Again, anecdotally ( and deliberately so; I want to look at this, not from a legal perspective but in terms of, if you like, natural justice, of access to expressive means...)
I'm watching and re-watching Victor Erice's fantastic short movie, La Morte Rouge, about -amongst other things - his first experience of seeing a film at the Kursaal (!) in San Sebastian in, I think, 1946.
Its visual methodology conjures inescapably Benjamin's notion of a work made entirely of quotations - virtually all the images are stills from newspapers, archive photos, film &c. as well as clips from The Scarlet Claw, the movie set in the eponymous village of La Morte Rouge.
There are sections, views of watching cinema audiences, which appear to have been especially shot.
It's glued together by these & by a narration somewhat reminsicent of Marker ( and - I have to ask -does this similiarity devalue it) and this glue and the semi documentary quality lull us and innoculate us against the sheer strangeness of Erice's endeavour.
I've no doubt that Erice was able to clear everything he uses. That is, for me, neither here not there. It's the need that grips me, the need to make something almost entirely out of fragments... And the extraordinary affective charge that results...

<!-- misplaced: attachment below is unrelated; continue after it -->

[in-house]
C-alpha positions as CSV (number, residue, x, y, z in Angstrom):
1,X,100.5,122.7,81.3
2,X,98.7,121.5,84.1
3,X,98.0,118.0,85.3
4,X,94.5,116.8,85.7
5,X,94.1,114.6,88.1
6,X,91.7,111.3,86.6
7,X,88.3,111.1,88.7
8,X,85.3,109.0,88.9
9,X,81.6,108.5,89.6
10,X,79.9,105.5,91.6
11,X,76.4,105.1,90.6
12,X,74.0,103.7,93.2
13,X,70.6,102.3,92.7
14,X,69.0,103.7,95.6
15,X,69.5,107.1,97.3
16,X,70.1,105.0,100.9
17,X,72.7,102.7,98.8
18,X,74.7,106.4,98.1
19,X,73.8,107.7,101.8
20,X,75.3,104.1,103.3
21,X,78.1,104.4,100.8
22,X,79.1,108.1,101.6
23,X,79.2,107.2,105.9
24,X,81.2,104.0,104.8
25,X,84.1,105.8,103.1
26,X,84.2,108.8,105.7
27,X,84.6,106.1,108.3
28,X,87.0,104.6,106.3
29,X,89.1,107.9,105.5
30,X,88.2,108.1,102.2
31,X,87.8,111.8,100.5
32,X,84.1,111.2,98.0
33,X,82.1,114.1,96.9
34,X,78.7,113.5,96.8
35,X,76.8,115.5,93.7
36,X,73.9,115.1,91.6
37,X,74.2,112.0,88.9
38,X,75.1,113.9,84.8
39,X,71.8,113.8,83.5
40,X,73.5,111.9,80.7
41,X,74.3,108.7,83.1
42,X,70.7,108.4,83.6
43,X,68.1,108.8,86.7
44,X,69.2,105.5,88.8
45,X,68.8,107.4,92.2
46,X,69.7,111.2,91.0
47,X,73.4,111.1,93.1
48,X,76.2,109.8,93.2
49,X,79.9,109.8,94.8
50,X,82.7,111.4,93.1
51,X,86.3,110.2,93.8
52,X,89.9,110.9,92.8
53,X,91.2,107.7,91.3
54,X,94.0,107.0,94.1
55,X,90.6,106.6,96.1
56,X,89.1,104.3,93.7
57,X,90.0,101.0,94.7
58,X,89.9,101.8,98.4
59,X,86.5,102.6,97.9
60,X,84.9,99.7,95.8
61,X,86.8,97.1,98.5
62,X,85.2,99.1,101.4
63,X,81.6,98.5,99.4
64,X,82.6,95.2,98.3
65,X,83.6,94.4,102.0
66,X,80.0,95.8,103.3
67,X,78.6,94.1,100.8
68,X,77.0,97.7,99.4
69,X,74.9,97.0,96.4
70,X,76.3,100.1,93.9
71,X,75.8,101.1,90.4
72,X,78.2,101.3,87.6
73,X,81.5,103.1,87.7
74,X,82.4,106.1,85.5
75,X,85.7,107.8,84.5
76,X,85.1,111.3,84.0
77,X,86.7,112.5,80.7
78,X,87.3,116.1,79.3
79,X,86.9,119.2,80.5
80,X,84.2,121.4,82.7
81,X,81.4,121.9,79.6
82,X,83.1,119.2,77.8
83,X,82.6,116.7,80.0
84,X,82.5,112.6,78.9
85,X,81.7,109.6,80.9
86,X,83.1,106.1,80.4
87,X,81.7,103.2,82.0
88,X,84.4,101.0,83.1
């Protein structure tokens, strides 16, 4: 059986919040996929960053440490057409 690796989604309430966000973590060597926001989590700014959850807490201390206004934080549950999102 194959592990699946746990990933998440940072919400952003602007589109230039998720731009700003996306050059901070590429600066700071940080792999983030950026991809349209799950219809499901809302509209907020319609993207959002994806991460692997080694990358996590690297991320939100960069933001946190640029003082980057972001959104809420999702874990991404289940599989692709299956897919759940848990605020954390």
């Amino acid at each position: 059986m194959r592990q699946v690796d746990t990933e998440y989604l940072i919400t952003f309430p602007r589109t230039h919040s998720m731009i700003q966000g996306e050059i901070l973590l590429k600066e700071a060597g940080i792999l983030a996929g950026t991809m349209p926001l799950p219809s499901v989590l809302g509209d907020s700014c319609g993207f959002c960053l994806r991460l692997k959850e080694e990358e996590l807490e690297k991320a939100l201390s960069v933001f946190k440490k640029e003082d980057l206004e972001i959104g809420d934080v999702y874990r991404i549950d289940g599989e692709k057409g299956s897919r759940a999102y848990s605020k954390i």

Then I thought about another Erice film -El Sol del Membrillo - another "documentary" ( documentary it is, but so much more too) about Antonio Lopez Garcia , the Spanish realist painter.
If the pasting together of fragments in the manner of La Morte Rouge could ever be in any sense "wrong" then what does it mean to make a piece like El Sol del Membrillo where everything is "parasitic" upon the life and the art works of another...
And then - isn't this true of every work of art? I said this elsewhere but it bears repetition -if I take a photograph in Barcelona and it includes a image of part of La Pedrera, either by accident of design, do I need to attribute some of the "ownership" of the photo to Gaudi? And if yes, how much of La Pedrera must I have included to tip myself over this threshold?
Or, if I take a photo of a particularly fine cheese grater, a designer cheese grater no less - is my authorship or morality contaminated by a failure to acknowledge that designer?
Or are these stupid questions when we acknowledge the essential interconnectedness of all art?